Downwind"Keep all your parts, please"
It’s 1973 and young Bobby Rohrer is on the edge of the couch ready for the show to begin.
Lee Majors (As Col. Steve Austin): “Flight down, I can't hold it. She's breaking up. She's breaking...”
Narrator: “Steve Austin, astronaut. A man barely alive”.
Richard Anderson (As Oscar Goldman): “Gentlemen, we can rebuild him. We have the technology. We have the capability to make the world's first bionic man. Steve Austin will be that man. Better than he was before. Better... stronger... faster.”
Yes, the opening to the 1970’s TV show the Six Million Dollar Man. I loved that show as a kid. I wanted to be Steve Austin; I wanted to have his speed, strength and amazing eyesight. And especially his left arm!
I had a pretty good imagination as a kid but there was a practical yearning to it as well. You see, I lost my left arm in a farm accident at age 3. The TV show made it seem possible to be “rebuilt”. Having a super strong arm with bionic abilities seemed a dream come true and I could imagine the possibilities. I would have put my super powers to “good use” by dominating area basketball, baseball, football and golf while serving as a kid secret agent on the side. When I was not saving the world from nuclear disaster following a 4-homer game, I would help Dad and Mom on the farm in my spare moments by throwing hay bales up to the loft, picking up tractors to change tires and straightening bent nails (because I could).
I was brought quickly back to my “Six Million Dollar” dreams when I saw this photo the other day in FarmWeek … Yup, I’ll take one of those arms!
Boston's Northeastern University mechanical engineering students demonstrate the "farm arm"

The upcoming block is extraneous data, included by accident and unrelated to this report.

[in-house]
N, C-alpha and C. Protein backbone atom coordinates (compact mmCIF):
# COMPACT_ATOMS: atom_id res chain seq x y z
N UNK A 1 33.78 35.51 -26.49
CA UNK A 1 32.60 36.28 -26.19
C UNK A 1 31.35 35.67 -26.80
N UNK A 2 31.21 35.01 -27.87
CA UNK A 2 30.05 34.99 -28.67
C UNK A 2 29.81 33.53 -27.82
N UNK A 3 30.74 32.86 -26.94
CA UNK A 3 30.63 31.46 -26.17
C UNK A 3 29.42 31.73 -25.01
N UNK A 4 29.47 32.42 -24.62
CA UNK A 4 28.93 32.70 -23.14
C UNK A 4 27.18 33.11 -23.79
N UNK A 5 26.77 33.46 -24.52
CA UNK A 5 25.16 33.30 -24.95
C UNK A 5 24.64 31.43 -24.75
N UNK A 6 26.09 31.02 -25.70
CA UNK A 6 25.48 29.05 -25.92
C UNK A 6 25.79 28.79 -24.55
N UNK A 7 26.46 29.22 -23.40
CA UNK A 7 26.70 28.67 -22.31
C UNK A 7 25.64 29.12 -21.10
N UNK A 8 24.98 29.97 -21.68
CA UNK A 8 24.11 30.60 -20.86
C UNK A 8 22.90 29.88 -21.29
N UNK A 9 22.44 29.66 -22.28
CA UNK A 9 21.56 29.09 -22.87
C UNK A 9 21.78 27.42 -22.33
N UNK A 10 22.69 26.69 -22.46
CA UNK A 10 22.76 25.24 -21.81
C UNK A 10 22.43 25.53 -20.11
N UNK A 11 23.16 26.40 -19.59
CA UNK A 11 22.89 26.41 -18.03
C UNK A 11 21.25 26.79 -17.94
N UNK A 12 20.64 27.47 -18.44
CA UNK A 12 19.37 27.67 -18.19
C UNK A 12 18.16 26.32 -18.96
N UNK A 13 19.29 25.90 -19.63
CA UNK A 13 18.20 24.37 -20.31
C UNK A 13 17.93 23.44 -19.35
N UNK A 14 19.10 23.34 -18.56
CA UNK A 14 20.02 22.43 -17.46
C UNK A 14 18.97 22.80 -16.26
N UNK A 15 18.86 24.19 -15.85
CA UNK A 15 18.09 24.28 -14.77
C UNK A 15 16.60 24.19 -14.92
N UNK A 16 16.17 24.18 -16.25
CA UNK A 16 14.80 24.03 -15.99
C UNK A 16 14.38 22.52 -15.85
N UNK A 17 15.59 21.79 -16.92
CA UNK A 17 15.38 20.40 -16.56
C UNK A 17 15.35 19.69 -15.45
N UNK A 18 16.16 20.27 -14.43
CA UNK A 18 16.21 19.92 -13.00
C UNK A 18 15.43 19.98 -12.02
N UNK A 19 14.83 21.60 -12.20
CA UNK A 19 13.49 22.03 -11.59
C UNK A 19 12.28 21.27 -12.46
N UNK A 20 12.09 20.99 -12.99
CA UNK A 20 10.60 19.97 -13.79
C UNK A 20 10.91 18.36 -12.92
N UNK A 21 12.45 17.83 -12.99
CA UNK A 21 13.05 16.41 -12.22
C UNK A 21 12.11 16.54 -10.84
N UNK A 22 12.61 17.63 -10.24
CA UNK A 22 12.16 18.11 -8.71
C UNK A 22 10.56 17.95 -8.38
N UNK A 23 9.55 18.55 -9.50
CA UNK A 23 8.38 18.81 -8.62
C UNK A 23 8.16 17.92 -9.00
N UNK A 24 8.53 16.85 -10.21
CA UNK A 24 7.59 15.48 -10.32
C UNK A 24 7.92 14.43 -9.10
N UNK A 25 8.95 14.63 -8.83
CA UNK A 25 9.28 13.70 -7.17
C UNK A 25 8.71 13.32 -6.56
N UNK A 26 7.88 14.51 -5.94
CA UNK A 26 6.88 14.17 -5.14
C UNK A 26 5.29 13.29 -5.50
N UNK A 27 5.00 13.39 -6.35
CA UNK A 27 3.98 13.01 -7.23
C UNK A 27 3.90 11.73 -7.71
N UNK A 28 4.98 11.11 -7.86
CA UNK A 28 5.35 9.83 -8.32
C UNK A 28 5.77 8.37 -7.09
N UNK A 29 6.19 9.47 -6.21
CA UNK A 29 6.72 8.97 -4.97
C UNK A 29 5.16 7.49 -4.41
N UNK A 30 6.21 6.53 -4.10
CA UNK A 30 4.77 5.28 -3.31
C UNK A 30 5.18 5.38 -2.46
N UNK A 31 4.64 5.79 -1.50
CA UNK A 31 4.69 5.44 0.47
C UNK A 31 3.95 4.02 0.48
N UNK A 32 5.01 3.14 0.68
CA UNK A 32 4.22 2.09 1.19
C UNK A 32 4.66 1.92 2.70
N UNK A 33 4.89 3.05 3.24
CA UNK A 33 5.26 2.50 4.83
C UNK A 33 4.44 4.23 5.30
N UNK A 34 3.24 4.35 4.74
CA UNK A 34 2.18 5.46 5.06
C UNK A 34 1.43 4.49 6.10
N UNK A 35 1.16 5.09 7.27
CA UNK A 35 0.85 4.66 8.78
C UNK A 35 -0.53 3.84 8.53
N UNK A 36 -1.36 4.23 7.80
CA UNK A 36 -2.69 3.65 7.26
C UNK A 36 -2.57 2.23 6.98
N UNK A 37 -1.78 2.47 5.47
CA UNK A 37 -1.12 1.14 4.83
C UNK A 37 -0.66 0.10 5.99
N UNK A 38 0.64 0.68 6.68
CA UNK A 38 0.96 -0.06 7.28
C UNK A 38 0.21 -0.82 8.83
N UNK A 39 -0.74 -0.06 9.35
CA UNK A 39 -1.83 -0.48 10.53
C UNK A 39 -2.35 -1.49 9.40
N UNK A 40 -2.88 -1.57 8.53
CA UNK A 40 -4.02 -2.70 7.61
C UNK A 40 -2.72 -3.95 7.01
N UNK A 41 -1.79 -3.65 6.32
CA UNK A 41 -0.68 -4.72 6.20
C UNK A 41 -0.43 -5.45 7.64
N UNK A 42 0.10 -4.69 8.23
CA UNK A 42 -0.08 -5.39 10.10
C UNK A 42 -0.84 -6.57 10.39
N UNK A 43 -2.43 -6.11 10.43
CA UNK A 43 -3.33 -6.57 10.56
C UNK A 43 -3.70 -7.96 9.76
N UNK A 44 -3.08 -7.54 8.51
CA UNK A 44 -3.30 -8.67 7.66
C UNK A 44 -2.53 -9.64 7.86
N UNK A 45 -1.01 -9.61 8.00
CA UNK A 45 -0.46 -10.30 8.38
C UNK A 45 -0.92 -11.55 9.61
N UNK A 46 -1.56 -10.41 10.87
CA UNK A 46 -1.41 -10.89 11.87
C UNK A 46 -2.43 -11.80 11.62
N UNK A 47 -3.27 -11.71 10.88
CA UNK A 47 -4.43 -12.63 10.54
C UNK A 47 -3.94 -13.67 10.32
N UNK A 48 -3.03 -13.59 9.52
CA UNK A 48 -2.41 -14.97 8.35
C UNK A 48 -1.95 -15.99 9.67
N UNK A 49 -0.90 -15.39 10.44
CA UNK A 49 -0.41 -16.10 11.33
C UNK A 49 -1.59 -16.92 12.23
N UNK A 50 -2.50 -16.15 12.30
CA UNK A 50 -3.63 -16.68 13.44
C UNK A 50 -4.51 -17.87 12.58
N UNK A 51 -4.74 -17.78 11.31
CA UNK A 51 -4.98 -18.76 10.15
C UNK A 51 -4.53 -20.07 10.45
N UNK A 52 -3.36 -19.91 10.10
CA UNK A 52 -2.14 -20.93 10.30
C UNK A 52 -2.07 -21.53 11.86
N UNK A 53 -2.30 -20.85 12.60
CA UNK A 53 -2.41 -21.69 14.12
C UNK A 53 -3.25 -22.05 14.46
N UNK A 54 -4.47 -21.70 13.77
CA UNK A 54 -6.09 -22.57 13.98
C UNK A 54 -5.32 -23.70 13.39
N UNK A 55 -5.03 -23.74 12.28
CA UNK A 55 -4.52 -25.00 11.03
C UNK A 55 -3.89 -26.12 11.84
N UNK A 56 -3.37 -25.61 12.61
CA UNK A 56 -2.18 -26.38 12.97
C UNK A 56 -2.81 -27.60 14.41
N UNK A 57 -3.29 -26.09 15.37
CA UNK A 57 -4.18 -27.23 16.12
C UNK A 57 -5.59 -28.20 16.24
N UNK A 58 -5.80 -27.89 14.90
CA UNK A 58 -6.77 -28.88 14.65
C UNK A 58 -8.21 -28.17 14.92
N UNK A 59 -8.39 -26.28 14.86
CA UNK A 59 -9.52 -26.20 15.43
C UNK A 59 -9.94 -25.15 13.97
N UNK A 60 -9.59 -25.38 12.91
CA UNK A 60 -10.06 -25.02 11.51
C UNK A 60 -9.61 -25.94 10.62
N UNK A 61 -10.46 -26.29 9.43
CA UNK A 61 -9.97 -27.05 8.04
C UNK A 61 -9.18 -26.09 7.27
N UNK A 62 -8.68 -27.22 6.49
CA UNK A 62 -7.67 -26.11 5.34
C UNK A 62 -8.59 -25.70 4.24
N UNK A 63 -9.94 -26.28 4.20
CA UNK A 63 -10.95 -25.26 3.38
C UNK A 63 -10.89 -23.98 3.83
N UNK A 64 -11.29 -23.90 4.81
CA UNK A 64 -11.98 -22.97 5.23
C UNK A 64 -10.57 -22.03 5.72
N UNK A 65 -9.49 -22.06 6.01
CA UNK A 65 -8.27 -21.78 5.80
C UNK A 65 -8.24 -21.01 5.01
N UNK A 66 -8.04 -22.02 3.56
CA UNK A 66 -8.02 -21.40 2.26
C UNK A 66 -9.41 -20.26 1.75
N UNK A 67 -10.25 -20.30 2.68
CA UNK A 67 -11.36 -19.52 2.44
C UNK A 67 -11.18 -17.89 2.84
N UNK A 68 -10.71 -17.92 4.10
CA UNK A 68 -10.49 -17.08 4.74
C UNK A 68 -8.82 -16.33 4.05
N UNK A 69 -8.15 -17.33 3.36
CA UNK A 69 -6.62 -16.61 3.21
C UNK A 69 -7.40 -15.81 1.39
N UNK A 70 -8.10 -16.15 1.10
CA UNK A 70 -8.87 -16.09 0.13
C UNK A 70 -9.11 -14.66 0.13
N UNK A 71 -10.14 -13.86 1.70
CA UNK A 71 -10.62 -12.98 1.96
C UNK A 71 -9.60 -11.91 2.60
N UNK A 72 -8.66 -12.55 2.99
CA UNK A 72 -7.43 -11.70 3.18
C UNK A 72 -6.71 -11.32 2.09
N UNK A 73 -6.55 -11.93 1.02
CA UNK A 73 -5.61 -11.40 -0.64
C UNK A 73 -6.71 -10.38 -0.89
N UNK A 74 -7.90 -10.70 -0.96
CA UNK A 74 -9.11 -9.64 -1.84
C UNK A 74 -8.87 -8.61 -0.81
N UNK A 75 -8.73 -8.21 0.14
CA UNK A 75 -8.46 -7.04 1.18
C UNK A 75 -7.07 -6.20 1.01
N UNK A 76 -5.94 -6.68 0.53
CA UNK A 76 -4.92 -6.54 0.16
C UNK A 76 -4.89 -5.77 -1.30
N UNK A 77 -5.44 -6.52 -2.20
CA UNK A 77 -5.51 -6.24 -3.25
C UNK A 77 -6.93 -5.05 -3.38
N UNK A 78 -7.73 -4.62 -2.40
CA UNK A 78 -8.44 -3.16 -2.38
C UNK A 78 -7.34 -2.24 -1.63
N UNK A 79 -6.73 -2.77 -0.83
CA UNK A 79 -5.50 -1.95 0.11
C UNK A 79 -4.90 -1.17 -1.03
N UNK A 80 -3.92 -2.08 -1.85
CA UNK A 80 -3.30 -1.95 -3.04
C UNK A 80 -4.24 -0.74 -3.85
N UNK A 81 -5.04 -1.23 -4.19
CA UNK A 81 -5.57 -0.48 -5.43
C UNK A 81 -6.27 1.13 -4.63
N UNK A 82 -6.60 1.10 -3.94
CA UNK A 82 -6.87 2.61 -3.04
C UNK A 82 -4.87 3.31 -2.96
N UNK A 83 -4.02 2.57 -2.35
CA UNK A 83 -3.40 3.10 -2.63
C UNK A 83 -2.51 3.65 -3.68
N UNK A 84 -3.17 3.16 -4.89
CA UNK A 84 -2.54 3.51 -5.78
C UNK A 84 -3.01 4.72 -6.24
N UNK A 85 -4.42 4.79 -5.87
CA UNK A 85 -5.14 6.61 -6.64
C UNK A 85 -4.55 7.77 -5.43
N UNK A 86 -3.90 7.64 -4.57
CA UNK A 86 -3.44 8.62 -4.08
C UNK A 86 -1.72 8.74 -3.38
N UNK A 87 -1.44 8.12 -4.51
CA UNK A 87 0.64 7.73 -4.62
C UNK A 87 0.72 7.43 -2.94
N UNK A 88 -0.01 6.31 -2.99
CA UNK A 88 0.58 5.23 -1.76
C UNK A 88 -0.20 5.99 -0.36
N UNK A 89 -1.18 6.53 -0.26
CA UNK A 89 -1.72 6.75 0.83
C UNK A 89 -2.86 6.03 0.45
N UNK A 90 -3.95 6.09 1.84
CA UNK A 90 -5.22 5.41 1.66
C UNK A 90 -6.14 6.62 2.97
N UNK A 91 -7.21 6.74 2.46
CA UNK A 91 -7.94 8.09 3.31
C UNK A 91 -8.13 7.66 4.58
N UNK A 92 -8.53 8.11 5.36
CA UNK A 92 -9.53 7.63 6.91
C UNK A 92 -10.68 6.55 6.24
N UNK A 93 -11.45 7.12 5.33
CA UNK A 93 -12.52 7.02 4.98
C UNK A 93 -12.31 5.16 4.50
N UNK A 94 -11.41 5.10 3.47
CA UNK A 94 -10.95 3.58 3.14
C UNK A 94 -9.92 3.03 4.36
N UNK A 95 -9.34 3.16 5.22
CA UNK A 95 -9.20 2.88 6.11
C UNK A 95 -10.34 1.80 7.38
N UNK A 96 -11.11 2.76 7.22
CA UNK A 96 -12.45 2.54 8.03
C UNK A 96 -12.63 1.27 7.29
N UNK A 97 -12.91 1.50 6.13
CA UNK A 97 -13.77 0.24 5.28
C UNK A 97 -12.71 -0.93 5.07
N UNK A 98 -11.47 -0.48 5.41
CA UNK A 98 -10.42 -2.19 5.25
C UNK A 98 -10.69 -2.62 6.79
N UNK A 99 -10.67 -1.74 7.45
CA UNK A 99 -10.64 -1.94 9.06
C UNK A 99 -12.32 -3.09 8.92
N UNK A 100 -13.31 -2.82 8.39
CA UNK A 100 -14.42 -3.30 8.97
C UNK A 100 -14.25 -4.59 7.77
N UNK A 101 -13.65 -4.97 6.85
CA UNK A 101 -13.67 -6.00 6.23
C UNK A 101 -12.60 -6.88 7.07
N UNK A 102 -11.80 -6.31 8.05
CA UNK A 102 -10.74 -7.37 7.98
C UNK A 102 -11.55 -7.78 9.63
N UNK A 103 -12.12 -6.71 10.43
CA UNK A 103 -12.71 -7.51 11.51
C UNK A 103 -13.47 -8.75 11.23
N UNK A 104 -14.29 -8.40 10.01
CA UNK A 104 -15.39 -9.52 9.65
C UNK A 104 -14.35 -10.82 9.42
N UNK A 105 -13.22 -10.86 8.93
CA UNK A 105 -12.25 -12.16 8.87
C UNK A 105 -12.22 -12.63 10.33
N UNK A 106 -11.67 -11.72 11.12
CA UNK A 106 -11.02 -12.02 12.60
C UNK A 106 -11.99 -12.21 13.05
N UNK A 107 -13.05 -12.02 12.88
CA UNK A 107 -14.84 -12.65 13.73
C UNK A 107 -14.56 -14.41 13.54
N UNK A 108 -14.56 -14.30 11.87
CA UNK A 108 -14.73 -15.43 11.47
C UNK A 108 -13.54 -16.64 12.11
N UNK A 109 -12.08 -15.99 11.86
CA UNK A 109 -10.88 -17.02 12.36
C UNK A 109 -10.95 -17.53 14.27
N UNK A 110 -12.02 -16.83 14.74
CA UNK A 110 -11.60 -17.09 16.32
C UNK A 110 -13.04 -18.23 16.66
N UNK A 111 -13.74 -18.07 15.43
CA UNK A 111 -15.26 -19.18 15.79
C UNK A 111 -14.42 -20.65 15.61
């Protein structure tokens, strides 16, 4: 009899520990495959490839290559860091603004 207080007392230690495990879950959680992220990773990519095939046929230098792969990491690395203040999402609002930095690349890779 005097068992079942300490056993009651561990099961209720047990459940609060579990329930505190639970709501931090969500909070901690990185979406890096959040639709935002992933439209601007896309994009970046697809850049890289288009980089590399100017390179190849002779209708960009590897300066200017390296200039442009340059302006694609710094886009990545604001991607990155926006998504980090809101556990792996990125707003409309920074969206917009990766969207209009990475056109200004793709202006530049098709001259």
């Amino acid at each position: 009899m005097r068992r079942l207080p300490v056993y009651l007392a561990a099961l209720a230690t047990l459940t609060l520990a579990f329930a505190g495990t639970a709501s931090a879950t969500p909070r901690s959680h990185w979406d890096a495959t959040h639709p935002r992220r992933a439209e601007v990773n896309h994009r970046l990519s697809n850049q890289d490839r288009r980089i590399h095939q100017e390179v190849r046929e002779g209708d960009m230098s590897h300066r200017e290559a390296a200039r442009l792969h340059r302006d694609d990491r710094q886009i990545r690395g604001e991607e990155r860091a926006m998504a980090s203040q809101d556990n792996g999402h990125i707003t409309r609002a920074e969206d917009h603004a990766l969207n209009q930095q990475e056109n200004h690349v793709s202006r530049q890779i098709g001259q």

an upper arm prosthetic they created. (Photo by Matthew Madoono/ Northeastern University).
The photo accompanied an editorial by Robert Giblin that provided a glimpse into the high-tech world of engineering and technology prosthetics that are being developed for farmers and ranchers who have experienced major physical injuries or chronic illnesses that have resulted in the loss of a limb. Inspired by the Boston marathon bombing, many advances are being developed by Northeastern University students on research previously conducted by Northwestern University prosthetics and orthotics center in Evanston with a local organization AgrAbility (agrabilityunlimited.org). These prosthetics even have electronic skin with receptors to feel sensations!
That’s incredible! Farming continues to be one of the most dangerous occupations every year along with construction, fishing, mining and logging. When you go to a gathering of farmers, inevitably there will be a farmer with missing body parts that came as a result of a farm accident. In the past, the loss of body parts had the potential of ending one’s farming career. However, technology and engineering today is solving the effects of devastating, life changing farm accidents. And just think of the potential accessory arm farm attachments: impact wrench, sledge, tooth pick, drill, welding torch, mobile smart phone, etc!
Narrator: “We can rebuild them. We have the technology. We have the capability to make the world's first bionic farmers. Better... stronger... faster.”
Amazing solutions are finally a reality and, from experience, it is certainly less painful, less expensive and less frustrating to keep your original parts by practicing farm safety, every day. Plus super strength is overrated.
A Farm Bureau Fall Safety message to Farmers and Family: Think about safety on roads, tractor and heavy equipment safety, kids in the area, confined spaces and physical/mental health. With harvest season underway, the topic is especially important as you work long hours using powerful equipment in dangerous situations. You are not replaceable, and your family, friends, and neighbors need you to be whole and healthy. Please be safe!